Existentialism
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Existentialism Presentation Transcript

  • 1. Existentialism Oh boy…
  • 2. Source: Stanford Encyclopedia of Philosophy
    • “Existentialism” was a term adopted by Jean-Paul Sartre that came to identify a cultural movement in Europe in the 1940’s and 1950’s.
    • Revolutionary idea: “existence precedes essence”
    • Neither scientific nor moral inquiry can fully capture what it is that makes me myself
  • 3. Existentialism
    • While not denying the validity of scientific or moral categories, existentialism may be defined as the philosophical theory which holds that a further set of categories is needed to grasp human existence.
    • At its heart: a gesture of protest against academic philosophy, anti-system sensibility, and flight from reason.
  • 4. Essence: “meaning of being”
    • Heidegger insists that the question of what it means to be must be raised concretely, not as an academic exercise; instead it should be a burning concern arising from life itself:
    • What does it mean
    • for me to be?
  • 5. Existence precedes essence.
    • No general, non-formal account of what it means to be human can be given, since that meaning is decided in and through existing itself.
    • What is essential to a human being is not fixed by her type but by what she makes of herself, who she becomes.
  • 6. From Fight Club
    • Tyler Durden:
    • “ You're not your job. You're not how much money you have in the bank. You're not the car you drive. You're not the contents of your wallet. You're not your f***ing khakis.”
  • 7. Facticity and Transcendence
    • Human essence, according to existential philosophers, is the manner of coordination between “facticity” and “transcendence”.
    • These can be approached as two different attitudes towards self: the third-person theoretical observer (facticity) and the first-person practical agent (transcendence).
  • 8. Facticity
    • The properties that third-person investigation can discover about me:
      • natural properties such as weight, height, and skin color;
      • social facts such as race, class, and nationality;
      • psychological properties such as my web of belief, desires, and character traits;
      • historical facts such as my past actions, my family background, and my broader historical milieu.
  • 9. Transcendence
    • The stance I take towards my facticity
    • The attitude toward myself characteristic of my practical engagement in the world: the factual always emerges in light of the possible, where the possible is not a function of anonymous forces but a function of my choice and decision .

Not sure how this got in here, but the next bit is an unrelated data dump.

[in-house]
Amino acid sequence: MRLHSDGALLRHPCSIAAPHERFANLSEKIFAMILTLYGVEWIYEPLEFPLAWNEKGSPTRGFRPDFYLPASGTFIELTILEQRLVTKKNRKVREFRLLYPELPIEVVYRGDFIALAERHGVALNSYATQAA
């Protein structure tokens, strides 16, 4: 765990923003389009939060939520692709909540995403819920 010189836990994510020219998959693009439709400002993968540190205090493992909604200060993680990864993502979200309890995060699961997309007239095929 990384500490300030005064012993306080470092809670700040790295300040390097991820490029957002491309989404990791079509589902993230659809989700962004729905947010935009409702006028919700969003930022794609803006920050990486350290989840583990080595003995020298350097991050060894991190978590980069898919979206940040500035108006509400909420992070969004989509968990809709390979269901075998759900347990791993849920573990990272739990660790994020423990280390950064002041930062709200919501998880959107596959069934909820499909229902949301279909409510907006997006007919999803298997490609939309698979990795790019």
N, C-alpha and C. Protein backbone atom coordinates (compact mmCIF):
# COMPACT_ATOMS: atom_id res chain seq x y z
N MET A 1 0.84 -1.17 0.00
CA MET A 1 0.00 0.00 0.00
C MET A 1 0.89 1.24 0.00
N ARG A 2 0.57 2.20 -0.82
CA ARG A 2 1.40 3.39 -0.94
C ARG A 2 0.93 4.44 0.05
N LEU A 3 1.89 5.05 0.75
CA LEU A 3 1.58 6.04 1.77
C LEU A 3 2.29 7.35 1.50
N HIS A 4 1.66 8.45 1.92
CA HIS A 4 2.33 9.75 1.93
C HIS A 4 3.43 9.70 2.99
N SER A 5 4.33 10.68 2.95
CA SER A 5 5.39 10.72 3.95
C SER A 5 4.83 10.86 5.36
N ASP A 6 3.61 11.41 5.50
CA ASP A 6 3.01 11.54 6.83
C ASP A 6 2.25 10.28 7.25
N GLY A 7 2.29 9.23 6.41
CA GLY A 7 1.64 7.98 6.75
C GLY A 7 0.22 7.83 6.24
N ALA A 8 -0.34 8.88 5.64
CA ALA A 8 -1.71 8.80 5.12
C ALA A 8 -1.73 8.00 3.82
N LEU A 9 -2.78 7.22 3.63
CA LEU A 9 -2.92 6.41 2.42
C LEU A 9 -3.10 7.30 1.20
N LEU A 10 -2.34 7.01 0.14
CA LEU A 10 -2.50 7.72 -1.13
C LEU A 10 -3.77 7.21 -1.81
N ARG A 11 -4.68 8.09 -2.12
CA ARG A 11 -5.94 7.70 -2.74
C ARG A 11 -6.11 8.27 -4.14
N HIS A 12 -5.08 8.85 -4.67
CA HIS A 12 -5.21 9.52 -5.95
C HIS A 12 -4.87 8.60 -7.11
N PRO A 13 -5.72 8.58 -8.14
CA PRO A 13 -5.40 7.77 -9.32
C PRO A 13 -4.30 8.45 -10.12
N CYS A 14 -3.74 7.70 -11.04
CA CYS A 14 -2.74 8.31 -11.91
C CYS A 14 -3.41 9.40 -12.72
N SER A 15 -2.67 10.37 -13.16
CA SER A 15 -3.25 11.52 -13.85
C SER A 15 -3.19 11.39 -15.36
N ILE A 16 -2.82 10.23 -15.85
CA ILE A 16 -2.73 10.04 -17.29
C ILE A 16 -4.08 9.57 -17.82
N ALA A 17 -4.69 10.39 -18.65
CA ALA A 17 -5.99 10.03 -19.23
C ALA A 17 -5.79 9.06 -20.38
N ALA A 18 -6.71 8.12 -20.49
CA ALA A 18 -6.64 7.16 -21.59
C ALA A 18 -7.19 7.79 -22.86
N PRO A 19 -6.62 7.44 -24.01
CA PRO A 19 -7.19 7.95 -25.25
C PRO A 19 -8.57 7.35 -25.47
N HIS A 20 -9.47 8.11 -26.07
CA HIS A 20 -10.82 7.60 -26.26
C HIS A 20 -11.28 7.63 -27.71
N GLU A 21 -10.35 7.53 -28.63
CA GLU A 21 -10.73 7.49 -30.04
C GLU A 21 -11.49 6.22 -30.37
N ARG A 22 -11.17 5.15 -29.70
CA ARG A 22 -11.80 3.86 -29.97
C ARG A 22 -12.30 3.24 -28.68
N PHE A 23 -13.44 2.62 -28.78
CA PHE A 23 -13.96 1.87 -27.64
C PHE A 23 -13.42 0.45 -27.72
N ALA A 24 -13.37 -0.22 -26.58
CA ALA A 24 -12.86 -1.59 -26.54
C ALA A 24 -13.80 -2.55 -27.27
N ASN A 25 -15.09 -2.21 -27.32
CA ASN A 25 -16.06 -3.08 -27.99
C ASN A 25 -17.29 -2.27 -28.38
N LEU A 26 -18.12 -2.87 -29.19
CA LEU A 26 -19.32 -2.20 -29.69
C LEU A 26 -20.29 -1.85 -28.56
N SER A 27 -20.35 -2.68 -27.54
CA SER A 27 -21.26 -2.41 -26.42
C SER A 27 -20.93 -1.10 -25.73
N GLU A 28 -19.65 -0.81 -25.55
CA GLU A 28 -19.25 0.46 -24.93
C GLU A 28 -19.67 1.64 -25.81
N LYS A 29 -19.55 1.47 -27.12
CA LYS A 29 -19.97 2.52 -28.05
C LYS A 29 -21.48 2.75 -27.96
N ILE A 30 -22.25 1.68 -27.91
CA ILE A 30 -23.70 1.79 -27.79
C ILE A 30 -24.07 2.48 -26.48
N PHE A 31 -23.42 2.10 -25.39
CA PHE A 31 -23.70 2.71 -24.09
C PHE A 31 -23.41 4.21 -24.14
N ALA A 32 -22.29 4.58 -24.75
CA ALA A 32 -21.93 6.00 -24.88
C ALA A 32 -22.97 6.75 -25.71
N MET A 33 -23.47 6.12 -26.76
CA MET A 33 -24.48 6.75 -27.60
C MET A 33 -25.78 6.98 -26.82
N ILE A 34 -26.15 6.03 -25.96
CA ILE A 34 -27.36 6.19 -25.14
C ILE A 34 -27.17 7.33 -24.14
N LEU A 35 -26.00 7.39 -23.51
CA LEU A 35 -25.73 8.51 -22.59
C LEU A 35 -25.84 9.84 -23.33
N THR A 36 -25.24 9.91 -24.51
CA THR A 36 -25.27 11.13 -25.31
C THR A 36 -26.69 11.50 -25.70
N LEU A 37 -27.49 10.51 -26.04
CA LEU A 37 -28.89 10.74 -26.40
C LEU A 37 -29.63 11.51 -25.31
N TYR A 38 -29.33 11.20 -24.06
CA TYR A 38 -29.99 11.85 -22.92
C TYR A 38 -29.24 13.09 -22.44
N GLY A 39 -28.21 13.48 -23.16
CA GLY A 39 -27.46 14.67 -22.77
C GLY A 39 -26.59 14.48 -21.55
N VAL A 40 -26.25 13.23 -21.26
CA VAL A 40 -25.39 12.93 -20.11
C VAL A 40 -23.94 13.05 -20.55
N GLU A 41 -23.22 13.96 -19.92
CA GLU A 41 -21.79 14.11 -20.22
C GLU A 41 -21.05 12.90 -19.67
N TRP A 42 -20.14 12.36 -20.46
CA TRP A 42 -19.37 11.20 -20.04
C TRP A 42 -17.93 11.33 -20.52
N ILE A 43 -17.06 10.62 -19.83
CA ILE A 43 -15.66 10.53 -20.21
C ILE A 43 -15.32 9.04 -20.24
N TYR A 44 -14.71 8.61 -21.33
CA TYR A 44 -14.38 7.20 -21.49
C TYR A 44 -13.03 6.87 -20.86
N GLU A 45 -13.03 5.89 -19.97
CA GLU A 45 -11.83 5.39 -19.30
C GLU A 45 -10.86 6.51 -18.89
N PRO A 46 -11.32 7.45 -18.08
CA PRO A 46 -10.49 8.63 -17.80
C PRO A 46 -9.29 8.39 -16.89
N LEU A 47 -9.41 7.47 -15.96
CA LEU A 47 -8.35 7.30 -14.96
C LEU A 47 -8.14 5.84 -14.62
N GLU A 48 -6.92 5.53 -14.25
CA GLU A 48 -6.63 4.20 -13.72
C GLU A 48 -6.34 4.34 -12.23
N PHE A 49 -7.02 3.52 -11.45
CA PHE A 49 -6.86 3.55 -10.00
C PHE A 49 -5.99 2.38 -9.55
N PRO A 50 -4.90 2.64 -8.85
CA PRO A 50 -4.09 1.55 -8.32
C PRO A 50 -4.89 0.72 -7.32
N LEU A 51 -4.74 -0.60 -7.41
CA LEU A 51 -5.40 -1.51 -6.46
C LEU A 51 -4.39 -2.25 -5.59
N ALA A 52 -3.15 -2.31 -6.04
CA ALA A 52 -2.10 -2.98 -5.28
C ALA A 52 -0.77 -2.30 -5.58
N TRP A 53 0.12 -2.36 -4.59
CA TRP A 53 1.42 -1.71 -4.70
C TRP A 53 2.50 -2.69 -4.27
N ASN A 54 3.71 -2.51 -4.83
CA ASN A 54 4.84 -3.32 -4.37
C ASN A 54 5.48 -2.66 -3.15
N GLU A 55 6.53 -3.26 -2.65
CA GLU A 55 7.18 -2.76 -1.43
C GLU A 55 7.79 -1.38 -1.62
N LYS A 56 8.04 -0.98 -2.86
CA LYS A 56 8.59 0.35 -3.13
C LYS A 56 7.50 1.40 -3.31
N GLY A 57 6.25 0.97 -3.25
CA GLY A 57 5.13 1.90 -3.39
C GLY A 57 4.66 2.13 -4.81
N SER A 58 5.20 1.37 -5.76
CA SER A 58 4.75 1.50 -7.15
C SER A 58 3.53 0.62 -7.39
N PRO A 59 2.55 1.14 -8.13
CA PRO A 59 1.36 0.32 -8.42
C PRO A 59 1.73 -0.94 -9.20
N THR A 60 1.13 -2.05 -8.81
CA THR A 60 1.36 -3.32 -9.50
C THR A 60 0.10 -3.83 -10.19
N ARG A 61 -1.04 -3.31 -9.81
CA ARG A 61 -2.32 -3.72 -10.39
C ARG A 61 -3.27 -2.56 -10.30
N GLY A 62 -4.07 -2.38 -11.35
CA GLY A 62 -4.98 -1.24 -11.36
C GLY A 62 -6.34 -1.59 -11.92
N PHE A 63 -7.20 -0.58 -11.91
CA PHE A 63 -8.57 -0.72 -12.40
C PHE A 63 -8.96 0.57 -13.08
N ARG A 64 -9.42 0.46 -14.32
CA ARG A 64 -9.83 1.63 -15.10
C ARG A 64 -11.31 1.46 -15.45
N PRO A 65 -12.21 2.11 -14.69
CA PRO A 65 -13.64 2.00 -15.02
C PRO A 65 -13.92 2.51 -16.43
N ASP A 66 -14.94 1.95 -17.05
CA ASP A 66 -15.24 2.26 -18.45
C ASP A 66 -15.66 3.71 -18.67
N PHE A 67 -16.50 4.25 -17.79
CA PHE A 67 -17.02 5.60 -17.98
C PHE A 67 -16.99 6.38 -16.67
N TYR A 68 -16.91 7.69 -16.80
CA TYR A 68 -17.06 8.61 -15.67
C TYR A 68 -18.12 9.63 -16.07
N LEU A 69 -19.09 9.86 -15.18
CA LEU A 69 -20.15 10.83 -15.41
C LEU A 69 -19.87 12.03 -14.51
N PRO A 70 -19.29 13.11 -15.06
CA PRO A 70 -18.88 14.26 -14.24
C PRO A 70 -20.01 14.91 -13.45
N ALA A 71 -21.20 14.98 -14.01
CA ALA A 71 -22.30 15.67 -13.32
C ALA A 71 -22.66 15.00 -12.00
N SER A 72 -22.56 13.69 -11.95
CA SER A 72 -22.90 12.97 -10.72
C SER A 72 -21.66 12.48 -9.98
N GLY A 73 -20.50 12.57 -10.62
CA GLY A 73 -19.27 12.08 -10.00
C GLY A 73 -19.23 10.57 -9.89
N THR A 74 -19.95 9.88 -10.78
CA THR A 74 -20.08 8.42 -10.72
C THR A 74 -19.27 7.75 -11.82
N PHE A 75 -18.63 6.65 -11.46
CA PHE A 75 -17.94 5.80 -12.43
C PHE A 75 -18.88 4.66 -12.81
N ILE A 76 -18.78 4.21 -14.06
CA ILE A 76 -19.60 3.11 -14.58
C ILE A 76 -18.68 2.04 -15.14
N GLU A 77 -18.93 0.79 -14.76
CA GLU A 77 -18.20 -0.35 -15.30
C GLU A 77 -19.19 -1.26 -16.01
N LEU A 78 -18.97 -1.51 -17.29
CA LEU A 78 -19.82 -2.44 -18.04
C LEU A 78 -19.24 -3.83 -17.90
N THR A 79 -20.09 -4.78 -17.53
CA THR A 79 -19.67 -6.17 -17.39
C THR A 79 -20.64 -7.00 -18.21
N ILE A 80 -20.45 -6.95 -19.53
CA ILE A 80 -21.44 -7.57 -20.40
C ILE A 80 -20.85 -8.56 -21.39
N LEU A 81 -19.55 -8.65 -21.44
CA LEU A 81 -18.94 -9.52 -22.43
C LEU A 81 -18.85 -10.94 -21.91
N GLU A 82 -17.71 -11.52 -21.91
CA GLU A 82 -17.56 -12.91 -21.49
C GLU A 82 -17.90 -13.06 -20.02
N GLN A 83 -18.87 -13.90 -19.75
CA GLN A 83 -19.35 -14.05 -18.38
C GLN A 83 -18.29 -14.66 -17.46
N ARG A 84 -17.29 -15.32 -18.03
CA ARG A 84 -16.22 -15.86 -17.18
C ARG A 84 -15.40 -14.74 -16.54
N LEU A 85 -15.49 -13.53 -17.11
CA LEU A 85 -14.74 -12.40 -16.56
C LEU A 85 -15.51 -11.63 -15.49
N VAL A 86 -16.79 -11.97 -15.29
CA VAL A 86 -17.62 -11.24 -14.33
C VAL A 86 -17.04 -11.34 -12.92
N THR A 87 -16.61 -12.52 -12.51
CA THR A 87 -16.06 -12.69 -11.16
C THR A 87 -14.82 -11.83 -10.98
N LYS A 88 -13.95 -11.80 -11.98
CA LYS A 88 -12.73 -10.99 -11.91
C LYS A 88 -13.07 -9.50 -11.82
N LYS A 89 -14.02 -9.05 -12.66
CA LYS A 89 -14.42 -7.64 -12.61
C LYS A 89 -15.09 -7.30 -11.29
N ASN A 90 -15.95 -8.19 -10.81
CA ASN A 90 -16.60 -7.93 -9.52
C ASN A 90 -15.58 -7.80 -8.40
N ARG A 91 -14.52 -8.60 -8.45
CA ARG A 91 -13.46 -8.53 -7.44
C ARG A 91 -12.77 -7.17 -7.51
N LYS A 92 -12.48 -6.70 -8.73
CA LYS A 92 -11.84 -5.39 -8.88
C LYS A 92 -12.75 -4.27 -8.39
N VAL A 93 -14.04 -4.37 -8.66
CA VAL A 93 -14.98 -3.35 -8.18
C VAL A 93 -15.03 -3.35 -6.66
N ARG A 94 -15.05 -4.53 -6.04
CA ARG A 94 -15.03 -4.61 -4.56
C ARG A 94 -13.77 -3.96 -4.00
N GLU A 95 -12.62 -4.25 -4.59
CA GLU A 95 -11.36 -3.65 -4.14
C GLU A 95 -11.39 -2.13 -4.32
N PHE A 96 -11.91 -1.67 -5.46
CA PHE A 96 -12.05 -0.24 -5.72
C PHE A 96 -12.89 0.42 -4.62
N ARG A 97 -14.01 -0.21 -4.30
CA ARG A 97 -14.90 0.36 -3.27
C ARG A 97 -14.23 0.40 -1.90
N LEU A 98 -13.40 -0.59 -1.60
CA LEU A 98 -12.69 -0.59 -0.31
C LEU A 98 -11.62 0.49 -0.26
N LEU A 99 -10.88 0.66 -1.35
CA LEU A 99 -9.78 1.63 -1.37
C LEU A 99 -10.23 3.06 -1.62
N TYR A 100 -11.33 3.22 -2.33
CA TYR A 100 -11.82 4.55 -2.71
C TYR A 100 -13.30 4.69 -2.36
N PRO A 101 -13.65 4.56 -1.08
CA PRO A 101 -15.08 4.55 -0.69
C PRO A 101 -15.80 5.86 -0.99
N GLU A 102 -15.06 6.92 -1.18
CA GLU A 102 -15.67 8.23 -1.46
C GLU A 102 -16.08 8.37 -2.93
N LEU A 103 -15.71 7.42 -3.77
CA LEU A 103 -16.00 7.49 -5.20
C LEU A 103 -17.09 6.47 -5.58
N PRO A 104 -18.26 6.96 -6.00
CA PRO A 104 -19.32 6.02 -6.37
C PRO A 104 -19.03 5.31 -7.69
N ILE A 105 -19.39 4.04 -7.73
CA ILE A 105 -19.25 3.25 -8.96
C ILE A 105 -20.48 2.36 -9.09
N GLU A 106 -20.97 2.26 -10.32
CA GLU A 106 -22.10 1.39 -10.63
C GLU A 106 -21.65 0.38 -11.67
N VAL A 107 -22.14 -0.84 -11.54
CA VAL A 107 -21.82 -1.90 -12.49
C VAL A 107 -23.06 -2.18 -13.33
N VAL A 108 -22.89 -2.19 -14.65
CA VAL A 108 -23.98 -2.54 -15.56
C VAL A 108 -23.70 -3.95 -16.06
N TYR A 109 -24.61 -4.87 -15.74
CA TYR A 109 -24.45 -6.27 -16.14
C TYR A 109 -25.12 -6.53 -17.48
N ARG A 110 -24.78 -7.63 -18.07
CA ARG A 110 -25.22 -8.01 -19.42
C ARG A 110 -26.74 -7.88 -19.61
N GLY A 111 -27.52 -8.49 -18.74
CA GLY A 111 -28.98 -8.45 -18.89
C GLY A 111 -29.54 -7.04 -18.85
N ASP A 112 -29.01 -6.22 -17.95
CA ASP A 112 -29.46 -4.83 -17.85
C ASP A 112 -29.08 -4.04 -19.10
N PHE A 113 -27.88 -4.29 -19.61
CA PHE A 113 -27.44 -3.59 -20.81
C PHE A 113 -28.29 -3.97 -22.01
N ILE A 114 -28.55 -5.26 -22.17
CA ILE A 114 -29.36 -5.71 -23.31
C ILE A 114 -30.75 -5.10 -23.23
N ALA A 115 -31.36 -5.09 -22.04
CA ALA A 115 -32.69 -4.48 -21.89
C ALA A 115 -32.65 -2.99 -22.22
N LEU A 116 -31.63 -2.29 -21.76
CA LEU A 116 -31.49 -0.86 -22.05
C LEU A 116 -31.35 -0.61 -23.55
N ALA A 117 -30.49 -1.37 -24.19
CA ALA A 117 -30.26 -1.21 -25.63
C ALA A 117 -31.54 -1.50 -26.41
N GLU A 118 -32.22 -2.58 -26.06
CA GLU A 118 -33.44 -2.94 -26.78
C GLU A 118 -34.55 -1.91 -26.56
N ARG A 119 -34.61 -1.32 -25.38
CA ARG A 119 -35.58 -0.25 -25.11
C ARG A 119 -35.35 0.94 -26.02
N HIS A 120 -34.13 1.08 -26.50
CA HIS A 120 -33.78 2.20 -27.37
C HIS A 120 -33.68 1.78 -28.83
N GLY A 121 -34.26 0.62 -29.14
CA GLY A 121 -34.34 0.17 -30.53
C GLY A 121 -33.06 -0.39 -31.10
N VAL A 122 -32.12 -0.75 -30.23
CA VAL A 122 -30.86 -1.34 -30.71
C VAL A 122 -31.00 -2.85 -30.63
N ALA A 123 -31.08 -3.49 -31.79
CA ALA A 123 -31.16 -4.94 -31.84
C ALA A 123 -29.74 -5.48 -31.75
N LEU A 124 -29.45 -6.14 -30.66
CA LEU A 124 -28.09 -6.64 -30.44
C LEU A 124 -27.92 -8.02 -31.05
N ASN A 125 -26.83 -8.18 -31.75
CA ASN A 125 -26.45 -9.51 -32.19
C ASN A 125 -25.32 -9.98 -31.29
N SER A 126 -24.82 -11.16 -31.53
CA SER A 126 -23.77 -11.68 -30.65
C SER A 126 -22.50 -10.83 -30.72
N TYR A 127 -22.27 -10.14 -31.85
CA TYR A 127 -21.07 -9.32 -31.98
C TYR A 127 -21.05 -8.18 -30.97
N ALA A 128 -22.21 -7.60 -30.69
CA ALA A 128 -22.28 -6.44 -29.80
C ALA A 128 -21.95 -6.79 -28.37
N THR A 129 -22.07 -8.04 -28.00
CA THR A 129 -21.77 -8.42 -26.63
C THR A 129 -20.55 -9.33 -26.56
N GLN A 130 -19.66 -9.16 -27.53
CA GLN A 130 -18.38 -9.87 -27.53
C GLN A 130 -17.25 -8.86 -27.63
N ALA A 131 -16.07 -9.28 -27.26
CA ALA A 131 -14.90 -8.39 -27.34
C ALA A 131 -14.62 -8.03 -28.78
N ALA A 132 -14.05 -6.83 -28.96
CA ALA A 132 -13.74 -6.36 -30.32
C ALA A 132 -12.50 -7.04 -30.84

• Ex. A suddenly empty pen
      • Ex. Factic property of workaholism
  • 10. Projects
    • Trancendence, or being-in-the-world, a self-making situation, is what many existentialists also refer to as “projects”.
    • The world is not a representation of me, but through projects of engaged agency in the world, my “identity” is revealed.
  • 11. Alienation: the estrangement of self from both the world and itself
    • The world however is not brought into being through my projects; it retains its otherness and thus can feel utterly alien (unheimlich).
    • When other people look at me, I become aware of my subjectivity being invaded by the subjectivity of another for whom I am merely part of the world, an item for her projects. Because of others I can take a third-person perspective on myself, but this leads to alienation—who I am in an objective sense can only be revealed by the Other.
  • 12. Authenticity
    • How are we to measure our efforts “to be”?
    • Existentialism differentiates between what I do as “myself” and what I do as “anyone”.
    • Authenticity names that attitude in which I engage in my projects as my own .
  • 13. Authenticity: an example
    • If I keep a promise, I act in accord with duty; and if I keep it because it is my duty, I also act morally…
    • My moral act is inauthentic if I do it because that’s what “one” does or what “moral people” do;
    • But I can do the same thing authentically if it is something I choose as my own, something that apart from social sanction I commit myself.
  • 14. A step further…